Law of Treaties in International Law

International law


The International Court of Justice recognized treaties and conventions, customs, general principles of law and judicial precedents and teachings as the four main sources of international law under Article 38(1). Treaties qualify as the primary source of ascertaining international law. The purposive intention f treaties are to bind states to each other in their trans boundary responsibilities. This helps in fostering friendly relations and even in the defining of the powers, regulatory provisions and formation of international organisations. Treaties have been in play across states from time immemorial, although in the past, a mere oral oath taken in a ceremony would suffice where the parties would swear in the name of God to bind themselves to each other. Written treaties bind the parties legally in the present day.

The law of treaties is governed primarily by the Vienna Convention on the Law of Treaties which was brought to force on the 27th day of January, 1980. This document was legislated by the International Law Commission of the UN for setting up guidelines on the manner of operation of treaties. Majority of the member states of the United Nations have become a party to this Convention.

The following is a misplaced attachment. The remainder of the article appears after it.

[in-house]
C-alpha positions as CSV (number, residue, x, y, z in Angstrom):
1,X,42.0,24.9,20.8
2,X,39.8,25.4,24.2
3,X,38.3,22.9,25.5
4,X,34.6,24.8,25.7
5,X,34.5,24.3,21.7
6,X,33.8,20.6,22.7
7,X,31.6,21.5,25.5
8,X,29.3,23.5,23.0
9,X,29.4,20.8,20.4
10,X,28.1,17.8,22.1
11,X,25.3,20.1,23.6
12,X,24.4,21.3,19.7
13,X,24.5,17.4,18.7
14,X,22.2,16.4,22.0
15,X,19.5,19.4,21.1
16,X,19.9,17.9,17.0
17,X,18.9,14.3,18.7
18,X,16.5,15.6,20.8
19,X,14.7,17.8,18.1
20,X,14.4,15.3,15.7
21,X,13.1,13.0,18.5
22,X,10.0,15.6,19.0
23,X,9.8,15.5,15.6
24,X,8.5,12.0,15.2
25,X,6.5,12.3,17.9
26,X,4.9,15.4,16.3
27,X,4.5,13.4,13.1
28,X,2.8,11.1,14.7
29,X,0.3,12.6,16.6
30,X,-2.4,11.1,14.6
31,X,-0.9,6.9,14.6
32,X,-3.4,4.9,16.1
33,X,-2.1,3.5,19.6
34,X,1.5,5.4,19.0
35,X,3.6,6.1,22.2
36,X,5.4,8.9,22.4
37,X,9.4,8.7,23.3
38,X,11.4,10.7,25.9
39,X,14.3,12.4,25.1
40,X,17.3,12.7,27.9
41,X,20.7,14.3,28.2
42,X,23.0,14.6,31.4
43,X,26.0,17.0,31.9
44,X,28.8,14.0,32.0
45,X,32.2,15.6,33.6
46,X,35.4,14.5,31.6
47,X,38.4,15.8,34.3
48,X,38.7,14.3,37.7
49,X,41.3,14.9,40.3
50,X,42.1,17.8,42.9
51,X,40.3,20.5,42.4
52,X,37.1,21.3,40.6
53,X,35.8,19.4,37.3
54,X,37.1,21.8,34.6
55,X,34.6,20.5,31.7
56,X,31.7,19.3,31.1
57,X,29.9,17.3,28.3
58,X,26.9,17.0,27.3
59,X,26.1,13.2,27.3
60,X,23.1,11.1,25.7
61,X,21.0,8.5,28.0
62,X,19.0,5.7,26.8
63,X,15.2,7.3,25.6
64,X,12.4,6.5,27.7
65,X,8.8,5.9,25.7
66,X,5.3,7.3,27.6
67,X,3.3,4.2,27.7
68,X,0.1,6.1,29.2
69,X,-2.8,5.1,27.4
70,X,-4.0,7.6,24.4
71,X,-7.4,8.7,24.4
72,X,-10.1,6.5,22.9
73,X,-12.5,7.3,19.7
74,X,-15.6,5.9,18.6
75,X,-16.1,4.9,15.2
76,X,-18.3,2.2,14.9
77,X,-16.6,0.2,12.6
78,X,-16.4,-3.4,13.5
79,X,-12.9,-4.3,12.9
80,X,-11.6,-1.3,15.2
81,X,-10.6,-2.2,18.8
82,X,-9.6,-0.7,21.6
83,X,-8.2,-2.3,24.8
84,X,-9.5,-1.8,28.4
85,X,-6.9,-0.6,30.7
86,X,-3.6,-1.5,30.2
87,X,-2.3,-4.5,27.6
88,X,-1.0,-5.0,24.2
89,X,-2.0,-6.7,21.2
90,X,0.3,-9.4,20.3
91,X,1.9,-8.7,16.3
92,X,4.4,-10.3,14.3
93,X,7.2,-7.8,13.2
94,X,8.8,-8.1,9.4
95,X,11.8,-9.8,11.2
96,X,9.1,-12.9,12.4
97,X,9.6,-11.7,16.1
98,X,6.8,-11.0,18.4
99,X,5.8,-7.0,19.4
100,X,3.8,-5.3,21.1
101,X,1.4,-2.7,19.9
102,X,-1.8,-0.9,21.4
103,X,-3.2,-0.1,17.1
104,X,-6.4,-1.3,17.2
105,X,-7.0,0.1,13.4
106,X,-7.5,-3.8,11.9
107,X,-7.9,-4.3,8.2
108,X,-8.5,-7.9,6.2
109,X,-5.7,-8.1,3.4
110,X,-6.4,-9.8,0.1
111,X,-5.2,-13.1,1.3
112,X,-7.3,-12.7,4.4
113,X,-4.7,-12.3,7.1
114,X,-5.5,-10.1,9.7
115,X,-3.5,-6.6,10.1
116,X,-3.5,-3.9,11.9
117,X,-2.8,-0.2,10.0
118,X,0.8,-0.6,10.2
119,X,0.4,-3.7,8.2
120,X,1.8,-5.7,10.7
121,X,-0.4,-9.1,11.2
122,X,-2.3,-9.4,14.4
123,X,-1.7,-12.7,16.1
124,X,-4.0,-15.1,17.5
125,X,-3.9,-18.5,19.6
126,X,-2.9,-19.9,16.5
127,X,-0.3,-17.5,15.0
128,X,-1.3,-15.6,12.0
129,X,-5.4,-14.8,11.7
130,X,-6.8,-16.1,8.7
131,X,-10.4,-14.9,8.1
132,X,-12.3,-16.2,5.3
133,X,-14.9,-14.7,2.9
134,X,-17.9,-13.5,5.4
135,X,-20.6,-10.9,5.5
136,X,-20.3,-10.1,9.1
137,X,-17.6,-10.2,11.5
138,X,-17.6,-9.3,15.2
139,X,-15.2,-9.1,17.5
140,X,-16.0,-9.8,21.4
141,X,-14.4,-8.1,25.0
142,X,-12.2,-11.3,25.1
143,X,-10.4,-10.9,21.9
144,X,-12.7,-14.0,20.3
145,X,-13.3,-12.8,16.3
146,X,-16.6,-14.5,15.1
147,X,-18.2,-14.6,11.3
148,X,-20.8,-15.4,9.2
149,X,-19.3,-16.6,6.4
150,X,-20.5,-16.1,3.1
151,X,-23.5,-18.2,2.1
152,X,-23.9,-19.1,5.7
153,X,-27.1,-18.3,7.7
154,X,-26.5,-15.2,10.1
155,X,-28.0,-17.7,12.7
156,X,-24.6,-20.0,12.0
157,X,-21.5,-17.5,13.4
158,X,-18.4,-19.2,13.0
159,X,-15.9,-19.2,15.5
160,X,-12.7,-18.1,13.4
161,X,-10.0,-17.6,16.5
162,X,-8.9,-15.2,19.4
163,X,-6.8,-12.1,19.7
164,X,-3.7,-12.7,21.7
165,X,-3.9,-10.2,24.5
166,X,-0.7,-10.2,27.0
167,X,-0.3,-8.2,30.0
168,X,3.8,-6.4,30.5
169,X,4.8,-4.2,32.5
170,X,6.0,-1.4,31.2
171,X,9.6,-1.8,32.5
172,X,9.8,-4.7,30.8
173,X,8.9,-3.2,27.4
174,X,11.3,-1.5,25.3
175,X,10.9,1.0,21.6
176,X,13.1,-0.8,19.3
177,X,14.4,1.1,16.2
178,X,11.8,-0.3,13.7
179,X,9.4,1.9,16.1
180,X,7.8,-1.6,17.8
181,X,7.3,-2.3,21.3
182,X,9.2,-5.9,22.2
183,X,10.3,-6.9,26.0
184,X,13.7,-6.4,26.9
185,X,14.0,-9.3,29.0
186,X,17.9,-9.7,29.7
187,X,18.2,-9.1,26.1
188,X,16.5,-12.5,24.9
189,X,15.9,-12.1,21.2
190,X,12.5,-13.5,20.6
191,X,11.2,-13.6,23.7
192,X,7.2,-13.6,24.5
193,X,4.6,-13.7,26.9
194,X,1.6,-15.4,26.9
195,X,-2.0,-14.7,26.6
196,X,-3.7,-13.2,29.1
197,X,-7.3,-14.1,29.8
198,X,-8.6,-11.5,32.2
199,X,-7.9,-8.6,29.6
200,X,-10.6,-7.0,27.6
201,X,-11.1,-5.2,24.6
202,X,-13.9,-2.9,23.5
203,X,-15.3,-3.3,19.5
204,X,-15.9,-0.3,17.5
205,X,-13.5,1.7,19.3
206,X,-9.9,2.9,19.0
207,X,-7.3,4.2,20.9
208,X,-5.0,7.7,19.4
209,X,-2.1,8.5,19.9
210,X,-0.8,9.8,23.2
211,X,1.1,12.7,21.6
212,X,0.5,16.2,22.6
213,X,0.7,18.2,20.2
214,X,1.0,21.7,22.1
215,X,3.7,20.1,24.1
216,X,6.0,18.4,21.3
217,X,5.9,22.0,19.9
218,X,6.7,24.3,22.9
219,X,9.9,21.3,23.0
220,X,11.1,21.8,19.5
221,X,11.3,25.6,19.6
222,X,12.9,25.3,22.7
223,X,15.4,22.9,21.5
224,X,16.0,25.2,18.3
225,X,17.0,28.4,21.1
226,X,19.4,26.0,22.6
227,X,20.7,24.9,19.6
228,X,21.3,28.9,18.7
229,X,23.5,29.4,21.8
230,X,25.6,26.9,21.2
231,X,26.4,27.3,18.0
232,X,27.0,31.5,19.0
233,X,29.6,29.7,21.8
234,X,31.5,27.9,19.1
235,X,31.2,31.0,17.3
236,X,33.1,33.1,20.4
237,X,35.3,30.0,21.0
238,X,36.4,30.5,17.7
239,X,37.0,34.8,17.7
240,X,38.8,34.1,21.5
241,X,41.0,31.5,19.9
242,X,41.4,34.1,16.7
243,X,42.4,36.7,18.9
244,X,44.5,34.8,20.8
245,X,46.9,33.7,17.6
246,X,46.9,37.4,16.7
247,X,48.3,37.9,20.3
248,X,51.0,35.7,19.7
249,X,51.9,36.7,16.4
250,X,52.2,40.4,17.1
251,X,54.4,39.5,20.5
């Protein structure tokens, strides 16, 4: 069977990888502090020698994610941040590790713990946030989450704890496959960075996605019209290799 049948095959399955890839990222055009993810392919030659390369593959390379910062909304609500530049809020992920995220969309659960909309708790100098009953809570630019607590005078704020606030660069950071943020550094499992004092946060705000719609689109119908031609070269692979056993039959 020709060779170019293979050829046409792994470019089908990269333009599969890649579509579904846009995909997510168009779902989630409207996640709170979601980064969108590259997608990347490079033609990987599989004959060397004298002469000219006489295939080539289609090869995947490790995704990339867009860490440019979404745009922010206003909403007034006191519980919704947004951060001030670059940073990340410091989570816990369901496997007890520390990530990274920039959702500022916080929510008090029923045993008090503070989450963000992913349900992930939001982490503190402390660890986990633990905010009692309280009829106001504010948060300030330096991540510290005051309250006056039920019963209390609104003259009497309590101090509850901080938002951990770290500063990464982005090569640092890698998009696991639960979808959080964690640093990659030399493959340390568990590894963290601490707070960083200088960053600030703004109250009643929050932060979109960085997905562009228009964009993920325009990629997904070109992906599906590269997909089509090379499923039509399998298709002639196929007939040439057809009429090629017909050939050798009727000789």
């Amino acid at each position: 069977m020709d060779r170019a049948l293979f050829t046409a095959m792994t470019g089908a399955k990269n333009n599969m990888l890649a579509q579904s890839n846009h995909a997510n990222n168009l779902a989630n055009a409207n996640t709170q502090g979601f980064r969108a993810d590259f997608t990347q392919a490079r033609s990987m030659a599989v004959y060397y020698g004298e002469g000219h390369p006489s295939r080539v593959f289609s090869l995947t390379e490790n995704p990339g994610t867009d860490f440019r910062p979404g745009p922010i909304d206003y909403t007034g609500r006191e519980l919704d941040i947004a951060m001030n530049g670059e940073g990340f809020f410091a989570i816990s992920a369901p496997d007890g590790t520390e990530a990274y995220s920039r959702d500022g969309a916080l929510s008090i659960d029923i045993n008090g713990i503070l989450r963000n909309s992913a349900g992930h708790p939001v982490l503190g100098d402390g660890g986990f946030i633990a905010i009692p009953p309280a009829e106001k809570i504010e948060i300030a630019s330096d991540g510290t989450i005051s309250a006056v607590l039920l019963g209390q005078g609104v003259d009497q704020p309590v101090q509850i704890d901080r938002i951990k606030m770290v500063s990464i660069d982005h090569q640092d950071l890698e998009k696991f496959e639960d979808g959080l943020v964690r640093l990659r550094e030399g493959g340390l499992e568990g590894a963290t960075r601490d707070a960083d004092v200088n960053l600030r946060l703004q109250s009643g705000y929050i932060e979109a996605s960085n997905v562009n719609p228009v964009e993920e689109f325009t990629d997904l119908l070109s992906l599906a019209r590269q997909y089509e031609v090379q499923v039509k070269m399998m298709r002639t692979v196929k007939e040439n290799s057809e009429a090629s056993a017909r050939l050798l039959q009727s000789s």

• Concept of Treaty

Article 2(1)(a) of the Vienna Convention defines treaty as “means an international agreement concluded between States in written form and governed by international law, whether embodied in a single instrument or in two or more related instruments and whatever its particular designation.”. Hence, treaties are essentially agreements entered into through writing between parties to agree to a set of principles regarding any matter which affects internationally. These are referred to as pacts and charters too. Mere statements, declarations and stances made do not qualify as a treaty.

Treaties may be classified on basis of their objects, purpose or number of parties. There may be political treaties defining a party’s allies or disarmament policies, administrative treaties with the purpose of establishing and defining the functions of international organisations, for example, the World Health Organisation. Commercial treaties regarding trade agreements such as the such as the GATT, criminal treaties, human rights treaties, treaties which even codify international law, and civil treaties are some of the classifications based on the object.

Generally, unless a country ratifies a treaty or becomes a signatory, there is no legal obligation of abiding by the treaty terms. This concept has been referred to by the Latin maxim, “pacta sunt servanda” which states that every signatory is bound to follow the treaty obligations in good faith. Pacta sunt servanda forms the basis of treaty law which is recognised under Article 26 of the Convention. The exception to this was laid down in the North Sea Continental Shelf Cases[1] where the ICJ held that certain treaties have a fundamentally norm-creating character. This essentially means that treaties define such conduct, often pertaining to human rights, which binds states internationally.